Lesson 3: Learning to Read
on the Web
Grade Levels: 6-12 | Subject: Research Skills, Technology
Students learn skills to read effectively on the Web. They learn how to
skim and scan Web pages to locate specific information.
• understand how reading information on the Web is different from
reading information in a book.
• understand how to use a browser's navigation tools and a website's
• understand the importance of skimming and scanning on the Web.
• apply what they have learned to find and read information on the
Using the online lesson, students learn how to skim and scan
Web pages. The activity sheet provides guided practice for reading strategies
to use when looking for information on the Web.
Use this rubric to assess students' ability to read Web pages
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4 – Exemplary Understanding
• understands the basic navigation tools of a browser.
• understands the basic features of a website.
• understands and applies strategies of skimming and scanning.
3 – Competent Understanding
• understands most of the basic navigation tools of a browser.
• understands most of the basic features of a website.
• adequately understands and applies strategies of skimming and scanning.
2 – Developing Understanding
• understands some of the basic navigation tools of a browser.
• understands some of the basic features of a website.
• understands and applies strategies of skimming and scanning with
1 – Emerging Understanding
• has difficulty understanding the basic navigation tools of a browser.
• has difficulty understanding the basic features of a website.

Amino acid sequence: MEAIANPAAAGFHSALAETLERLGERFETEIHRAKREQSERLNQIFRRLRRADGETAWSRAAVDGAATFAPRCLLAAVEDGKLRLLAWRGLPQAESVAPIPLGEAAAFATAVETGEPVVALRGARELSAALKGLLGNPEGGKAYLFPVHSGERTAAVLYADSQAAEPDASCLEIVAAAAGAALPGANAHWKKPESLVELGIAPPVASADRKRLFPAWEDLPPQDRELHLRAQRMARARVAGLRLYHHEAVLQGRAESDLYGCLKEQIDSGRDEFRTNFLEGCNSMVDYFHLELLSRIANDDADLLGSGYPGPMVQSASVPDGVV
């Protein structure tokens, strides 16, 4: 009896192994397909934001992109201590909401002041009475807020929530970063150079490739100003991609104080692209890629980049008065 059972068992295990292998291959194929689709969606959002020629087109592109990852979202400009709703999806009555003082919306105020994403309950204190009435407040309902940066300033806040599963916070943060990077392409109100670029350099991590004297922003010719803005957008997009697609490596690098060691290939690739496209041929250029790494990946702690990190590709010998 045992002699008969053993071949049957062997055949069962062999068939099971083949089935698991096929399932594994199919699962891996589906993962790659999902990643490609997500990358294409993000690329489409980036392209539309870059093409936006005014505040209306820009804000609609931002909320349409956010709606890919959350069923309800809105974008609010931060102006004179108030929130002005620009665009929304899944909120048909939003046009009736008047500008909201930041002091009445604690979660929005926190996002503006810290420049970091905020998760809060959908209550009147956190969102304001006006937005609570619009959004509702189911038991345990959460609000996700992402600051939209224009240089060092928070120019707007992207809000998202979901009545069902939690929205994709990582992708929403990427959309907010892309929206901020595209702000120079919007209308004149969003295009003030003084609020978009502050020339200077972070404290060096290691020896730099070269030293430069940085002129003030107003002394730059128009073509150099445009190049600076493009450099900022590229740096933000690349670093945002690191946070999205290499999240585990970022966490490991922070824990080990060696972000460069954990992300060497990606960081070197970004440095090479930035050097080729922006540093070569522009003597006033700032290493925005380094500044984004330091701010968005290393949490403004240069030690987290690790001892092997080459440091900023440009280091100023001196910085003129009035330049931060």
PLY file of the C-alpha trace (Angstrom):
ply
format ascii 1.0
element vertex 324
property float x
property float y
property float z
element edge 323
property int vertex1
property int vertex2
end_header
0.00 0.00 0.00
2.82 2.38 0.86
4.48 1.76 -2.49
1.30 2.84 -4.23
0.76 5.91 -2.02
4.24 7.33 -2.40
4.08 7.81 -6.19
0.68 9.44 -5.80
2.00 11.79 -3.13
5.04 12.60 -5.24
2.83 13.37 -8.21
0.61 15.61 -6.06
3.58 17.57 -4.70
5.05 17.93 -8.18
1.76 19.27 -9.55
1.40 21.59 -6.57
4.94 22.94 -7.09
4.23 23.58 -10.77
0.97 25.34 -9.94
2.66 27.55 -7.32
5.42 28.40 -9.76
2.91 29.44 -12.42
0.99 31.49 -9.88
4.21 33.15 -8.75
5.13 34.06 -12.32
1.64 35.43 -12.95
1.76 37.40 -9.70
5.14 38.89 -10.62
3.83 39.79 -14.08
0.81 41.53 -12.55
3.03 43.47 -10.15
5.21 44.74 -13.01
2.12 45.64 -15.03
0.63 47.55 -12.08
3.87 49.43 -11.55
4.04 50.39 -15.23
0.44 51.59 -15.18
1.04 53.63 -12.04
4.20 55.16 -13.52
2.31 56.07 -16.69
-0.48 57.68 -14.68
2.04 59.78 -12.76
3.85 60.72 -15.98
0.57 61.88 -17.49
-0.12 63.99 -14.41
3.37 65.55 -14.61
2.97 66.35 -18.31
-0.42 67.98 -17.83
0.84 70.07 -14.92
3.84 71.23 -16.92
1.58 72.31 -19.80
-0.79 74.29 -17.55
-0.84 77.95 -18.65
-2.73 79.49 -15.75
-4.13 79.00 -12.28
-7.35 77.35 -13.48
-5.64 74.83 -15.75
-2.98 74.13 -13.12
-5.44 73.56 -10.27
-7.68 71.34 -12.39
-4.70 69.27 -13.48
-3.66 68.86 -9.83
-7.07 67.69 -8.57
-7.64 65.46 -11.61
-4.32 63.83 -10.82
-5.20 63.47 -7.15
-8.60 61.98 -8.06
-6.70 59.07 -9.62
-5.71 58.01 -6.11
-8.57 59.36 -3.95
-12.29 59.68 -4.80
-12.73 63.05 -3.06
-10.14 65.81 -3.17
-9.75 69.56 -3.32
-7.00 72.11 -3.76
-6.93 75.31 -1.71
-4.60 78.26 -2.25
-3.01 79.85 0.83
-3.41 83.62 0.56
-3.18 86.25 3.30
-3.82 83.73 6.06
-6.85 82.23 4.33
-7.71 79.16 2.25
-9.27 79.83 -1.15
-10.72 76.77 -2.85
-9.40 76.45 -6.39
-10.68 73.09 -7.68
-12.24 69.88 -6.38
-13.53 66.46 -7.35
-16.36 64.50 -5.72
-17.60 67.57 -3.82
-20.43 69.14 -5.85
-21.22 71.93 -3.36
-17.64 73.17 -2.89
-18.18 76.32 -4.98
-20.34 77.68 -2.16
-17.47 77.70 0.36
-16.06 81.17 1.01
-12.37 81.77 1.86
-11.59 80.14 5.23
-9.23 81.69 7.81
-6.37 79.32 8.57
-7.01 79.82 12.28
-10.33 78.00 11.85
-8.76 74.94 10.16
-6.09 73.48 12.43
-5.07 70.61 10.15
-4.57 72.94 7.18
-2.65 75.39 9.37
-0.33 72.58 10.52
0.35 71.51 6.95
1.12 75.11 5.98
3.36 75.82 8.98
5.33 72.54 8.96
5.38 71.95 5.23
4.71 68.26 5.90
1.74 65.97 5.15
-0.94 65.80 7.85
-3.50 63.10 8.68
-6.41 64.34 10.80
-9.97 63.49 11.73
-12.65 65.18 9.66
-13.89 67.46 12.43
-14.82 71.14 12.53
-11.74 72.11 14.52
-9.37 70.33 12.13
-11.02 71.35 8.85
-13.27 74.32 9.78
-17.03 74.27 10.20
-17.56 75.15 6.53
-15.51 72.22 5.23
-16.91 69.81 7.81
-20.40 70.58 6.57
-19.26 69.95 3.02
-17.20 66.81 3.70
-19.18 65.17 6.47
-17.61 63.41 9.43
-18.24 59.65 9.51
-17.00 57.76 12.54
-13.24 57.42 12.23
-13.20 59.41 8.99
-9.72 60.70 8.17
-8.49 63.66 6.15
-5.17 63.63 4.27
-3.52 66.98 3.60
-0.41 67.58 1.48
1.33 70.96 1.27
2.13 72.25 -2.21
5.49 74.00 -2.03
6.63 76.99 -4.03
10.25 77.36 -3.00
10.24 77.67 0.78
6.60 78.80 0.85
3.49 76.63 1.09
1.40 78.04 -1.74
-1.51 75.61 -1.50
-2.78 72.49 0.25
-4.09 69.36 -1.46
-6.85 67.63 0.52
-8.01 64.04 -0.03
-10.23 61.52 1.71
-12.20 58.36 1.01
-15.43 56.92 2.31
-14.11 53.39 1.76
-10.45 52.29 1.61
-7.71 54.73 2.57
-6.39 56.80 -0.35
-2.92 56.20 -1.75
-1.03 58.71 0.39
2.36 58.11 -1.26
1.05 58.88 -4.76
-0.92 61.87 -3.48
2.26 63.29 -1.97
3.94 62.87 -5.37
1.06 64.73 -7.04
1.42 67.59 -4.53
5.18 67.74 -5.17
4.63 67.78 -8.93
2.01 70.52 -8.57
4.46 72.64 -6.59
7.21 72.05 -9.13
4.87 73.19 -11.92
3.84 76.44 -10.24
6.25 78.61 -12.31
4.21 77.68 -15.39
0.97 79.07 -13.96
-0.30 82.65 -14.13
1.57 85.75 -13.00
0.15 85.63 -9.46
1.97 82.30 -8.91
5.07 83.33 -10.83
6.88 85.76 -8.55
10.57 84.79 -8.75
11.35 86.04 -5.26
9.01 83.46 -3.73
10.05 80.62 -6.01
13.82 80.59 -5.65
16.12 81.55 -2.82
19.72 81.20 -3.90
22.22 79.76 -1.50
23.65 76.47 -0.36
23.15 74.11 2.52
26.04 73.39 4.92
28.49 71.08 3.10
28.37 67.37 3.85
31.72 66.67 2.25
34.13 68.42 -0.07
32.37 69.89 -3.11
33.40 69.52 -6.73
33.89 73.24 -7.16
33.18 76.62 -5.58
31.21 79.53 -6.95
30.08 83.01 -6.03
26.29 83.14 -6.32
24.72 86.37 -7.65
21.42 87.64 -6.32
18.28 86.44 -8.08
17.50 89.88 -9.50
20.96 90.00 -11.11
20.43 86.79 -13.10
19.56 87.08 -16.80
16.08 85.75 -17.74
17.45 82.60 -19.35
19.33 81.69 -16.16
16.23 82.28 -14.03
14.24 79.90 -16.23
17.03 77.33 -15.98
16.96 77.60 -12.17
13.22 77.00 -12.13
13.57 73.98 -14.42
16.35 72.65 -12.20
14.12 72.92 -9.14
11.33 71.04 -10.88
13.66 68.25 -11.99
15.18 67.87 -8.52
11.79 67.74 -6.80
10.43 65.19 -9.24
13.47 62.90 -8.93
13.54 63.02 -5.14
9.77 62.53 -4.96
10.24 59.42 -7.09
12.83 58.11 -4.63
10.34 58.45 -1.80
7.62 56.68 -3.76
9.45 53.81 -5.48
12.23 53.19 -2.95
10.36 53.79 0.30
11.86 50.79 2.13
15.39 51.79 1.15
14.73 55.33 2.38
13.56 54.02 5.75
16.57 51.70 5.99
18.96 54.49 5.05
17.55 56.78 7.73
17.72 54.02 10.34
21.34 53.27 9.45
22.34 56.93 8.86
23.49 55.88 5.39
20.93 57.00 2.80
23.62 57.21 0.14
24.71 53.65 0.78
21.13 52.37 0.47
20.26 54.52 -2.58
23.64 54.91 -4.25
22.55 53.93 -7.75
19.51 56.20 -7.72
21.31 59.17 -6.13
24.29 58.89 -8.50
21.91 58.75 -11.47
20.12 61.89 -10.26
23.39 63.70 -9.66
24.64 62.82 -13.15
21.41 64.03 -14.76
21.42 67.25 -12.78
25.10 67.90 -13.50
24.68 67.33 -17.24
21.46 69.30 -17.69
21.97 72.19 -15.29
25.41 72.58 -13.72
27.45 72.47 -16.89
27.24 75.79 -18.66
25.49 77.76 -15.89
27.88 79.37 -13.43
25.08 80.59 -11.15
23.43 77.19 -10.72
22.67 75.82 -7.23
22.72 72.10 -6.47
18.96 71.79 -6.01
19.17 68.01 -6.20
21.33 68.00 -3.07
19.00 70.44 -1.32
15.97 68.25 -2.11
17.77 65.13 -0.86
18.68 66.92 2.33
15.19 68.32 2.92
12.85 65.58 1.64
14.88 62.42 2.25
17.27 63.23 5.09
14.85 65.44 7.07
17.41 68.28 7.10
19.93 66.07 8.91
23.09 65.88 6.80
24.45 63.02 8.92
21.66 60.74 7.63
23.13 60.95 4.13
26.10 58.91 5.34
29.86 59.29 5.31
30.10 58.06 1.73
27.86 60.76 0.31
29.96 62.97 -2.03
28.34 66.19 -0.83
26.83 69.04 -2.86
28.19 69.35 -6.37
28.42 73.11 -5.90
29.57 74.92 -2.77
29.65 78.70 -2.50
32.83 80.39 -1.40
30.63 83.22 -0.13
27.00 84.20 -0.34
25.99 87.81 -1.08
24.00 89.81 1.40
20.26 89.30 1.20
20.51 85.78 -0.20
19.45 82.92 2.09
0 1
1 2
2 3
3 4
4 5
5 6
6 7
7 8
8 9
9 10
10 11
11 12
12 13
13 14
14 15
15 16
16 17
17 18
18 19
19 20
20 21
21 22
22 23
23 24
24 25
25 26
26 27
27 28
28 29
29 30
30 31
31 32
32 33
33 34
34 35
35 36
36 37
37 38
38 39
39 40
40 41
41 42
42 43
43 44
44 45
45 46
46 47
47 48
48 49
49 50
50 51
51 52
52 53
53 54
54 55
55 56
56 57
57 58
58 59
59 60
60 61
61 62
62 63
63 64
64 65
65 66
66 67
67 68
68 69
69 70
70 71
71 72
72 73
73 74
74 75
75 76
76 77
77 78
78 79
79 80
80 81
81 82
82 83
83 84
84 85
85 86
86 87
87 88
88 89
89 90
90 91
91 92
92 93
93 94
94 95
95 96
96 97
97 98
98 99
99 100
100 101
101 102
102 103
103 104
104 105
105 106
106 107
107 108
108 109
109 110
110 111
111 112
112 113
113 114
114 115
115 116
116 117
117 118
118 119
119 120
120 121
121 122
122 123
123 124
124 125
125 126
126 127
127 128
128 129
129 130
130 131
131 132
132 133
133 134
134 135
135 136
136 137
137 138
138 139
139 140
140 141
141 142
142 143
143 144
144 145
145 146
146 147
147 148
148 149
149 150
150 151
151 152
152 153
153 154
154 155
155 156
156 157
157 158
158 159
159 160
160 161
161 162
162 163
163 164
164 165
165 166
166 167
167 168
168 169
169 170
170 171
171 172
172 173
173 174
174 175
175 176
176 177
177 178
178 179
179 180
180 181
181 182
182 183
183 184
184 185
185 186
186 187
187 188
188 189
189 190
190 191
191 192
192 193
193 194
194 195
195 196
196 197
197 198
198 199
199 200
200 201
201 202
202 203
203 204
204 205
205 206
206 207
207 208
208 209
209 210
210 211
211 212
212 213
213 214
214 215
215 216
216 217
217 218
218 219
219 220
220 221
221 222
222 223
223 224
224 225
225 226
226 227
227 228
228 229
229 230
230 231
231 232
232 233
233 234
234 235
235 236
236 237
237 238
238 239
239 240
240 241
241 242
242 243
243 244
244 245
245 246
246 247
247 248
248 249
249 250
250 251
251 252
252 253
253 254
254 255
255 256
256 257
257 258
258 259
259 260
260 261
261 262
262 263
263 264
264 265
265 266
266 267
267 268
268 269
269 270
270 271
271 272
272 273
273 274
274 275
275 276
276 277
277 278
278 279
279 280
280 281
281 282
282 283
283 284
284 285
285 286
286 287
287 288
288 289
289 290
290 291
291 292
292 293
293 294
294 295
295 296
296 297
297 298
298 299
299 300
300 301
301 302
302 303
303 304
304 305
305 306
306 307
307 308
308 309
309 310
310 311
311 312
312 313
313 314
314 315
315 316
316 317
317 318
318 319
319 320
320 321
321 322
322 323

• cannot understand or apply strategies of skimming and scanning.
bookmarks/favorites features that allow marking and saving
visited Web pages
frames these break up a Web page into different areas; usually
one of the frames will have a menu bar that stays on the screen while
navigating from page to page through a site
headers, footers, and sidebars found at the top, bottom, or
along the sides of a page; often these features contain menu items,
useful links, and important information about the site
histories lists that that keep track of the pages visited
hyperlink (or link) a connector to a
different resource; usually appears on the screen as colored and/or
menu bars a collection of buttons that take you to other pages
in a Web site
scroll bar a horizontal and/or vertical bar that
contains a box that looks like an elevator in a shaft; clicking on and
dragging the bar will scroll the screen in the corresponding direction
scanning looking for key words and phrases that give specific
skimming glancing quickly over a text to get a general idea
of the topic
website a location on the World Wide Web, usually
containing multiple Web pages
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